Sian Hughes studied English Literature and African studies and whilst on a scholarship in Ghana became fascinated by their rich textiles. On her return Sian took a PGCE at Bangor University and taught Literature before becoming self-employed to explore textiles full-time. In 2008 Sian saw a demonstration of Cyanotypes by Alex Hamilton in his Edinburgh studio and was captivated by the process and immediately set about exploring its possibilities. Sian focuses on the Cyanotype process in her professional work still exploring its potential through layering, text, photography, fabric and bookmaking.
This alternative photographic process was invented by John Herschel in 1842. paper coated with light sensitive solution changes to a rich indigo blue under ultra-violet light. Objects placed on the paper leave behind a precise photographic image.
Sian says of her work “My current focus is porcelain paper clay, using its strength and apparent fragility, to work even more directly with text and narrative. A family archive of airmail letters from the 1960’s circulated to relatives in Britain describing life and culture in the Far East, forms the focus of this new body of work. These letters have been laser etched into wood, and pressed directly into the clay . Some remain as porcelain letter fragments, others are embedded in structures that make connections with family objects – tea spoons, tea caddies, bowls and cups – and the far east.
The blue underglaze which I have used variously as wash , monoprint medium for handwritten text and freehand painting, connect with the blue and white ware of my grandmother’s dinner service and also recall the blue of my cyanotype work. Indeed the folded ceramic pieces emerged from exploring form and shape using cyanotyped paper – thus not only taking the porcelain pieces from functional to abstract shapes but also taking my paper based work into new 3D sculptural forms.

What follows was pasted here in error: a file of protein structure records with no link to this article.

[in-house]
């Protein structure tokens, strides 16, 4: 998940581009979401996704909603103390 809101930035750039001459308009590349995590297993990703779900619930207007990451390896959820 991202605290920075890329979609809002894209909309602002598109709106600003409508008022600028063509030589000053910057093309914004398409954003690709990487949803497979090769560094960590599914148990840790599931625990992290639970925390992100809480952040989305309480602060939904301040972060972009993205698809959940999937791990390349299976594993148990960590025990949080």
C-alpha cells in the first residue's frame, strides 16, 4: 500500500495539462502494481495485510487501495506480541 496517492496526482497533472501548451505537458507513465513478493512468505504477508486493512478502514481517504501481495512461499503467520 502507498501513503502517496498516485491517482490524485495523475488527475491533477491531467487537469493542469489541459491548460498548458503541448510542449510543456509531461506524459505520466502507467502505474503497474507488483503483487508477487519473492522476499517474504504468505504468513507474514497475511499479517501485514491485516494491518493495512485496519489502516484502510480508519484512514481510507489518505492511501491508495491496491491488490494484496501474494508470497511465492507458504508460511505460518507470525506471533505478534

I also work in the wider community running projects within the arts in health field. These include working with people living with dementia – the Lost in Art project run by Denbighshire County Council – and with Creative Alternatives for people with mental health issues run by the Alef Trust. I use a range of processes – not necessarily those related to my own practice.
I have also taken part in several Outreach projects and Residencies organised by the Bluecoat Display Centre where the focus has been Cyanotypes. Groups have used this technique to create outcomes ranging from bookmaking to framed work for the Radiology Waiting Room in the Royal Liverpool University Hospital – a project that won an award for the Radiology Department: Every One Matters: Staff Engagement and Empowerment National Pioneer Programme Team Award 2013
The positive outcomes and sense of achievement that emerge from all these creative and social engagements are clear and include change of mood, a more positive outlook, a sense of well-being and increased self-confidence and self-worth.”